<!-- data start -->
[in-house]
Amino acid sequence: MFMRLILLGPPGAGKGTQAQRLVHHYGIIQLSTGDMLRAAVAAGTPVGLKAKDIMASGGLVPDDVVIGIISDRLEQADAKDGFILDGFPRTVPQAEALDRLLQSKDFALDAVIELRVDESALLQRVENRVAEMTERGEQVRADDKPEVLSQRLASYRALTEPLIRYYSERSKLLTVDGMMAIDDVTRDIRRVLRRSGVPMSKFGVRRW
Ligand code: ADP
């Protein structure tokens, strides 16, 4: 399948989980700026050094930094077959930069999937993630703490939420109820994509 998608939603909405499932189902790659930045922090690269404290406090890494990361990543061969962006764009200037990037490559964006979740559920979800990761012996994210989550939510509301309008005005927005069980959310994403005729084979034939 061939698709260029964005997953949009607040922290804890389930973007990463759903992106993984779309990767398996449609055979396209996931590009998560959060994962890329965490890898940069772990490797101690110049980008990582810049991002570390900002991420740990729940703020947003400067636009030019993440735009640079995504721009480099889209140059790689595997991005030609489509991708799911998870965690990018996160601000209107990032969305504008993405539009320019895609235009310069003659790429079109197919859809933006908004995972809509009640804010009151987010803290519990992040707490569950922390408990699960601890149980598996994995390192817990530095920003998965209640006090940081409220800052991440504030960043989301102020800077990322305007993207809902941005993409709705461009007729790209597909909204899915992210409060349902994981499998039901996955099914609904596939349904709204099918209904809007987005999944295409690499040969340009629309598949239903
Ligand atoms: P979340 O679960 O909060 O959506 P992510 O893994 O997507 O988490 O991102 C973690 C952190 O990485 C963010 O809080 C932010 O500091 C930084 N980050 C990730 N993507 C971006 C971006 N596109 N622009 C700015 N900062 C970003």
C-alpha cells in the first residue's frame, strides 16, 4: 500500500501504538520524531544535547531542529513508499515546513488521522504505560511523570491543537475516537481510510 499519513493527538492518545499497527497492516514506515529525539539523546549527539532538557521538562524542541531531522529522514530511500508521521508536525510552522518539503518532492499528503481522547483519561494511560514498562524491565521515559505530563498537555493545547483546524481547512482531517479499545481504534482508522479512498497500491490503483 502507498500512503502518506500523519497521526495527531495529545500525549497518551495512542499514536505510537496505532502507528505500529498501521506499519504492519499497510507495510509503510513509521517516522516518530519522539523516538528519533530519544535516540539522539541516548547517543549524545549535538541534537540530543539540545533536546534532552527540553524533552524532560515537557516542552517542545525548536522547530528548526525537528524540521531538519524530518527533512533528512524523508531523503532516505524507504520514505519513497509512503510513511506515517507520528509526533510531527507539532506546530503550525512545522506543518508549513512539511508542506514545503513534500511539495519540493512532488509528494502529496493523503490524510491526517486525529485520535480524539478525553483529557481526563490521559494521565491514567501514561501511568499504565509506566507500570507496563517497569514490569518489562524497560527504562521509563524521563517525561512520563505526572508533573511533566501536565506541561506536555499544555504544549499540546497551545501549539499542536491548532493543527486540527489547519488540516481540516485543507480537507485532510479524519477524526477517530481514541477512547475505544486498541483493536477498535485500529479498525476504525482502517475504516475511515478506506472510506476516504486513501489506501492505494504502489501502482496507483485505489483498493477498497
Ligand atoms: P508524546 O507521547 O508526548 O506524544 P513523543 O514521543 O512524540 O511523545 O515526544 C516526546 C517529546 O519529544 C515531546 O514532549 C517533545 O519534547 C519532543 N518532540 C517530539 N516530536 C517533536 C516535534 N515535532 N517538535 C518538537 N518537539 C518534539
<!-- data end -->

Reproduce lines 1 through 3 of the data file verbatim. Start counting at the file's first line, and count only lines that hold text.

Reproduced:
[in-house]
Amino acid sequence: MFMRLILLGPPGAGKGTQAQRLVHHYGIIQLSTGDMLRAAVAAGTPVGLKAKDIMASGGLVPDDVVIGIISDRLEQADAKDGFILDGFPRTVPQAEALDRLLQSKDFALDAVIELRVDESALLQRVENRVAEMTERGEQVRADDKPEVLSQRLASYRALTEPLIRYYSERSKLLTVDGMMAIDDVTRDIRRVLRRSGVPMSKFGVRRW
Ligand code: ADP